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8 Facts about Costa Rican Coffee Beans

Updated: Jun 9

In my previous blog, I explored into the world of fair trade, a term often heard in the coffee industry. Today, let’s turn our attention to something closer to home: Costa Rican coffee. Did you know that Costa Rica produces only 1% of the world's coffee? Despite its small size, about one-eighth that of Alberta, Costa Rica boasts nearly 5% of the planet's biodiversity. This tiny paradise is renowned for producing some of the best coffee in the world. Here are eight fascinating facts about Costa Rican coffee:

 

1. The Ideal Coffee-Growing Climate

Costa Rica’s geography and climate are perfect for growing high-quality coffee. Our volcanic soil, high altitudes, and temperate climate with consistent rainfall create an optimal environment for Arabica beans. The country’s diverse microclimates contribute to a wide range of flavor profiles, making Costa Rican coffee distinctive and highly prized.

 


2. Arabica Beans Only (Not Really!)

It was long believed that Costa Rica prohibited the cultivation of Robusta coffee beans to preserve quality. However, this was actually a Phytosanitary Protection Law aimed at combating the coffee borer pest. Now, with different agroecological conditions, the country promotes Robusta cultivation in lowland regions to diversify products and economic opportunities. The ICAFE ensures quality by designating specific areas for Robusta cultivation, preventing its mixing with Arabica beans.

Copey Coffee Landscape
Copey Coffee Landscape

 

3. Commitment to Sustainability

Costa Rica is a global leader in sustainable coffee production. Many farms adhere to strict environmental standards, using shade-grown methods, organic farming, and water conservation. This commitment extends to social and economic practices that support coffee workers and local communities. Our town, Dota, is home to the first Carbon Neutral Co-op: Coopedota!

 

4. The Birthplace of the Coffee Institute

In 1933, Costa Rica established the Instituto del Café de Costa Rica (ICAFE), one of the world’s first coffee research institutions. ICAFE plays a crucial role in the development and regulation of the coffee industry, promoting sustainable practices and ensuring quality control. This institution has been instrumental in maintaining the high standards of Costa Rican coffee.

 

5. Regional Variations and Unique Flavors

Costa Rica’s different microclimates result in unique regional coffee characteristics. Tarrazú is known for its bright acidity and fruity notes, the West Valley for its balanced flavors and rich body, and the Central Valley for a chocolatey profile. These regional distinctions allow coffee enthusiasts to explore a diverse range of flavors within Costa Rican coffee, each reflecting its unique terroir.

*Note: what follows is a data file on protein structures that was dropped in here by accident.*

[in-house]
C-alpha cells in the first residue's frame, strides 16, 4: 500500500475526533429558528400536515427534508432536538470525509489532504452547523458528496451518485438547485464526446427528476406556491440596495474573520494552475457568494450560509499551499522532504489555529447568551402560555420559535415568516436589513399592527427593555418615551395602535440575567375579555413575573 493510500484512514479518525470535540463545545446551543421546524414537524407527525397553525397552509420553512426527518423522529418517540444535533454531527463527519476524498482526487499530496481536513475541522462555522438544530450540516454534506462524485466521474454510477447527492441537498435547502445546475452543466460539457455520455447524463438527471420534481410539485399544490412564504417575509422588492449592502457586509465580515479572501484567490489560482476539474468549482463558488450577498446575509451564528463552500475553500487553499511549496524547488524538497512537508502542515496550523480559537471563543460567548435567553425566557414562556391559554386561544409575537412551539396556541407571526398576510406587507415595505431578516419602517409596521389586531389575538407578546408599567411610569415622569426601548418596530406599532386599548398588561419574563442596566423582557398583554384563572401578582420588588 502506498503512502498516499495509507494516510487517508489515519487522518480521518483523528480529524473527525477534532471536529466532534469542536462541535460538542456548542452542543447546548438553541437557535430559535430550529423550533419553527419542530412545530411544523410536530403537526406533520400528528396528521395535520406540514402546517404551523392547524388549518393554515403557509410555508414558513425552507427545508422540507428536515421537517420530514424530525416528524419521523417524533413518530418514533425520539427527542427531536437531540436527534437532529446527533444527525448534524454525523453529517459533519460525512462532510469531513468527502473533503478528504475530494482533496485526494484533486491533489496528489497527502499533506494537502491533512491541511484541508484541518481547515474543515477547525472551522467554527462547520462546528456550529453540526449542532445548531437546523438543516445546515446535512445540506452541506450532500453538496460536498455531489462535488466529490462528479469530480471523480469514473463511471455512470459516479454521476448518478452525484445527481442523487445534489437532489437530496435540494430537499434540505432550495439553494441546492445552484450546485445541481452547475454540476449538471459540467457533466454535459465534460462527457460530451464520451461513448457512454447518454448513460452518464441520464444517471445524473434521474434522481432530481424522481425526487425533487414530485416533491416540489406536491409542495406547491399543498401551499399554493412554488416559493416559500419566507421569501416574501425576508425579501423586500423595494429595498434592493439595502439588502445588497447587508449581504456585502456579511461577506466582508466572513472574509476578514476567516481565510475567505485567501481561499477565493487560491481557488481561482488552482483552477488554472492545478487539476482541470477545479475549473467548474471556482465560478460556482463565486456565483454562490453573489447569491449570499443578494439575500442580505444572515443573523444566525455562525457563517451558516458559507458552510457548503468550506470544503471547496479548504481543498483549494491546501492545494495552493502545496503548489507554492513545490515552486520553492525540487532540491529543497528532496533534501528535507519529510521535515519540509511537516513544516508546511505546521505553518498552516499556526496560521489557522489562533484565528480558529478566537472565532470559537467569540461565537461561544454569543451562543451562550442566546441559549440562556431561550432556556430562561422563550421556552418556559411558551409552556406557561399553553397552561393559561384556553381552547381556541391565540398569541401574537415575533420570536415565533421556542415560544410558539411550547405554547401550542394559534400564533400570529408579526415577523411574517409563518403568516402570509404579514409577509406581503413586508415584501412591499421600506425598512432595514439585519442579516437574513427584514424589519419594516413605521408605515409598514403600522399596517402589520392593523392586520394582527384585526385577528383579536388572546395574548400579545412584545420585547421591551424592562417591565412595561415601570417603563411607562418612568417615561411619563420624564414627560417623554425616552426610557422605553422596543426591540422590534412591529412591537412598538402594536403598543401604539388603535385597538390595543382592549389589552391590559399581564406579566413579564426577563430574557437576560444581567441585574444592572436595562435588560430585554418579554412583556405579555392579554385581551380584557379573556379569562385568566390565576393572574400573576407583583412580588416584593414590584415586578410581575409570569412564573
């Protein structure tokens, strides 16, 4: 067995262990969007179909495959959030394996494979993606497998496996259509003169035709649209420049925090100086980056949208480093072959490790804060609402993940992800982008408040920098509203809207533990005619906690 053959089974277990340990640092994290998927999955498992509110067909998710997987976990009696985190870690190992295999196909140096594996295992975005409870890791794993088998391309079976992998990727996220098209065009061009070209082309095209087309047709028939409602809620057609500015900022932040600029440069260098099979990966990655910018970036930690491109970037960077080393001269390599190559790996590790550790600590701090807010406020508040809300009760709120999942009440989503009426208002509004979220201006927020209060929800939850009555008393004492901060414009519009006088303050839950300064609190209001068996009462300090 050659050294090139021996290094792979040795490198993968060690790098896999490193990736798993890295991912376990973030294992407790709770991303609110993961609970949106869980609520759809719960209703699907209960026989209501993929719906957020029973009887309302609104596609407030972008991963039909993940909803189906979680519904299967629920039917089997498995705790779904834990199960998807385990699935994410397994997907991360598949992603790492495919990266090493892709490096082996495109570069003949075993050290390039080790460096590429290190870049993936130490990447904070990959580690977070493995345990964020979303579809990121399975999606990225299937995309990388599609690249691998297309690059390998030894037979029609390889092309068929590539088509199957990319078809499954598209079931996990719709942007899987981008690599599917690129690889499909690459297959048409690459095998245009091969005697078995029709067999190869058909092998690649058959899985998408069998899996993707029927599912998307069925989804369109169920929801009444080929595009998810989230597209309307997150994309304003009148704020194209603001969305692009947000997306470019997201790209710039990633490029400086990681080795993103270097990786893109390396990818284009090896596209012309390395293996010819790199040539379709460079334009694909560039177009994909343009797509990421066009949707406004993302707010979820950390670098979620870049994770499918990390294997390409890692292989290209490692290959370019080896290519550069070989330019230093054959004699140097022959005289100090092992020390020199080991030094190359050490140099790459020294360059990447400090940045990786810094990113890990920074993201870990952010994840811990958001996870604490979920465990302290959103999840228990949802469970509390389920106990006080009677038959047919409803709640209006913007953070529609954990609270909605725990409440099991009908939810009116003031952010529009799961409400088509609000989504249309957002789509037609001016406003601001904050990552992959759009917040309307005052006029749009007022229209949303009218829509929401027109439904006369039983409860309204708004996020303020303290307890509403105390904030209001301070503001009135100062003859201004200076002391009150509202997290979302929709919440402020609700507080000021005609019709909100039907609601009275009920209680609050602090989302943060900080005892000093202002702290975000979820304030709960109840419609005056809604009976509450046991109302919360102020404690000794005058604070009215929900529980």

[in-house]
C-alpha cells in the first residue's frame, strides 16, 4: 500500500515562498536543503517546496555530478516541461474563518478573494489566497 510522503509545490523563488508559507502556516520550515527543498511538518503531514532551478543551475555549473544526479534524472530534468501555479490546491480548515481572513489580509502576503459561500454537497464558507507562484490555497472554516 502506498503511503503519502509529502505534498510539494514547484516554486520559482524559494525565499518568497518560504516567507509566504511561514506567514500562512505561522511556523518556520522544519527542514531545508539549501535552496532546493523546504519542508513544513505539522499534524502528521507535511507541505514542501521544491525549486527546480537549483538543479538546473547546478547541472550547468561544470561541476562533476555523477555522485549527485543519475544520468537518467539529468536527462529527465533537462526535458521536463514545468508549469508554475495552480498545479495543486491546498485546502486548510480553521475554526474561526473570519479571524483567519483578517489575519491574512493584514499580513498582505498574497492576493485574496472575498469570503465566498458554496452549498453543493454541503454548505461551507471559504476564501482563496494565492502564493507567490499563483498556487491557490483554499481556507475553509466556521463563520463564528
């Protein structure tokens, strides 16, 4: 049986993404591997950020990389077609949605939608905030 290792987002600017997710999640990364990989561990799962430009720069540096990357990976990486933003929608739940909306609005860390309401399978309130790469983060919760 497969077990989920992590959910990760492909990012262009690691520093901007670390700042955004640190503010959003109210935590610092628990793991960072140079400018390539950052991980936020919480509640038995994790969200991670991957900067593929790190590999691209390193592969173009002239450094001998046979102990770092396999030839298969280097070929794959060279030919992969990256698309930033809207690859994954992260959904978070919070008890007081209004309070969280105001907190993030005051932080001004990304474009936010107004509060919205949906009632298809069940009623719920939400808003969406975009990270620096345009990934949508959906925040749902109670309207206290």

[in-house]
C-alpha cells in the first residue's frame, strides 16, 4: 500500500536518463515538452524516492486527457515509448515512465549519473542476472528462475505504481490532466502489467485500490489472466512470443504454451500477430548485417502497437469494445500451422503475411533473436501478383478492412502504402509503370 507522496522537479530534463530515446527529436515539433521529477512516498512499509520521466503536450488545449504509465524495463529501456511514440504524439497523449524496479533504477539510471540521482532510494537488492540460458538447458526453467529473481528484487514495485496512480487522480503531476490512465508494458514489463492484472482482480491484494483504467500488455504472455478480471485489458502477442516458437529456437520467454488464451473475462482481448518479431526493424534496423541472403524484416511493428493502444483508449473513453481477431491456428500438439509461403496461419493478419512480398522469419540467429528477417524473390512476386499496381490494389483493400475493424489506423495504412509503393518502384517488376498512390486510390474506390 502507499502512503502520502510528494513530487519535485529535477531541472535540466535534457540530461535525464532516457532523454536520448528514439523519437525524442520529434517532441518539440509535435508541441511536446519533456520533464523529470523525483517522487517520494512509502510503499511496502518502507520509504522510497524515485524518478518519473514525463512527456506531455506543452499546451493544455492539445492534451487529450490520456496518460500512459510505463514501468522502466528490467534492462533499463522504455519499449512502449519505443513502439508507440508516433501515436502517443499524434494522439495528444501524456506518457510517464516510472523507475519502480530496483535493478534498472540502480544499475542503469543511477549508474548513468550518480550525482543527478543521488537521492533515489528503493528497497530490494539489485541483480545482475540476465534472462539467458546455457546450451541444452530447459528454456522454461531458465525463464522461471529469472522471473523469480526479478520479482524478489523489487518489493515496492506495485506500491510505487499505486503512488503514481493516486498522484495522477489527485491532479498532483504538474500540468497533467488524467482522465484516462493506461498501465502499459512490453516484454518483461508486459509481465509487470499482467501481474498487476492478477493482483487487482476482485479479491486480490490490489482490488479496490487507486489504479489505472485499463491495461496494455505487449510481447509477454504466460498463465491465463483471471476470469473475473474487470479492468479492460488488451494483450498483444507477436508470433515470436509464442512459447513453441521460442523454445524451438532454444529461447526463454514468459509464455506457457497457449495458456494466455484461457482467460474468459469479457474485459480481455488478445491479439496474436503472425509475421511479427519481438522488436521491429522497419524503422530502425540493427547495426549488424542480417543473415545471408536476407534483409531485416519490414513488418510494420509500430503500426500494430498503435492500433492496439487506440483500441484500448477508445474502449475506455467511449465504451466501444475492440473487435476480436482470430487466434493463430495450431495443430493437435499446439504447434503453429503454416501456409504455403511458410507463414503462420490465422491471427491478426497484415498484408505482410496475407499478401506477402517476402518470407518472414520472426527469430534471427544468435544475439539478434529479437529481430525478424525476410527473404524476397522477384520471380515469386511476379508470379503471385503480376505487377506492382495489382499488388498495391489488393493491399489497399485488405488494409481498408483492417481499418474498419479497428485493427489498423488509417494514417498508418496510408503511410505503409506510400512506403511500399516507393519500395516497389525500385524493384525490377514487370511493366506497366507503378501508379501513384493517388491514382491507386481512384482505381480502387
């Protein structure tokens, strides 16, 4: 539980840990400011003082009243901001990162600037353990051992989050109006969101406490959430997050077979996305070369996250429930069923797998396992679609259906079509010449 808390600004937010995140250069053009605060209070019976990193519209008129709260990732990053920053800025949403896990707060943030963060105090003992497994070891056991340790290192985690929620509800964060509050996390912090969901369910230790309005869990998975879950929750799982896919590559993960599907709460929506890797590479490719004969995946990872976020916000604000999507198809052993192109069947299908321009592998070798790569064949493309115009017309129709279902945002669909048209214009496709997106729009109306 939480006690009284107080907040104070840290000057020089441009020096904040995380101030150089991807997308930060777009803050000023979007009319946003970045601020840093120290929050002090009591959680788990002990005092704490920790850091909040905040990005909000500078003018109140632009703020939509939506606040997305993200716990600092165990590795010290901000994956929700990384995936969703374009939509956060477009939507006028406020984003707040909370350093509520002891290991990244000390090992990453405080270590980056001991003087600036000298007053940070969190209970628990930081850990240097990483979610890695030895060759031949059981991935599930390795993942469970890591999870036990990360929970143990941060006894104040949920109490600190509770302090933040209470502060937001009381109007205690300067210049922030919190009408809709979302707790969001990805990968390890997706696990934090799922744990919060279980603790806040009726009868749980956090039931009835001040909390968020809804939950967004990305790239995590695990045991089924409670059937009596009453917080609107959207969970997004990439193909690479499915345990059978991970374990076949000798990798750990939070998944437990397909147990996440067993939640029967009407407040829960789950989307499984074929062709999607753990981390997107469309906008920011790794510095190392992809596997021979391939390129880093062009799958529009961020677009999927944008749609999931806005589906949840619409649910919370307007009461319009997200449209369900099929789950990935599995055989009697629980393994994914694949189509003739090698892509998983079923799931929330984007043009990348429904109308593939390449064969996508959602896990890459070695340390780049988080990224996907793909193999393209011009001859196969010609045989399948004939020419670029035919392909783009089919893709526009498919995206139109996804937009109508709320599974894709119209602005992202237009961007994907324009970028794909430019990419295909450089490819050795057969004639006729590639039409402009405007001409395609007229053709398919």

6. Beneficio: The Coffee Beans Processing Advantage

Costa Rican coffee often undergoes a meticulous processing method known as the “beneficio.” This involves washing and fermenting the beans to remove mucilage before drying. The wet processing method enhances the beans' inherent qualities, resulting in a clean, bright cup with well-defined flavors. This meticulous processing is a hallmark of Costa Rican coffee’s exceptional quality.

 


Microbeneficio
Microbeneficio

7. The Influence of Costa Rican Coffee Tourism

Costa Rica’s thriving coffee tourism industry offers visitors a deep dive into the coffee production process. Coffee tours provide a firsthand look at planting, harvesting, processing, and roasting. These tours are educational and support the local economy by promoting coffee farms and cooperatives. For many tourists, these tours deepen their appreciation for the craftsmanship behind each cup of Costa Rican coffee. And yes, you can visit our farm and stay at our lodge!

 

8. Pioneering Traceability and Transparency

Costa Rica is at the forefront of the traceability movement in the coffee industry. Many producers offer detailed information about their coffee’s journey from farm to cup. This transparency allows consumers to trace their coffee back to its origin, gaining insights into the farming practices and people behind the beans. Such efforts enhance the connection between consumers and producers, fostering greater appreciation for the coffee’s journey and the stories in each bean.

 

Now that you’re even more informed about Costa Rican coffee, make sure your next coffee purchase is a well-informed one, knowing exactly where your money is going and whom it supports!

 

 

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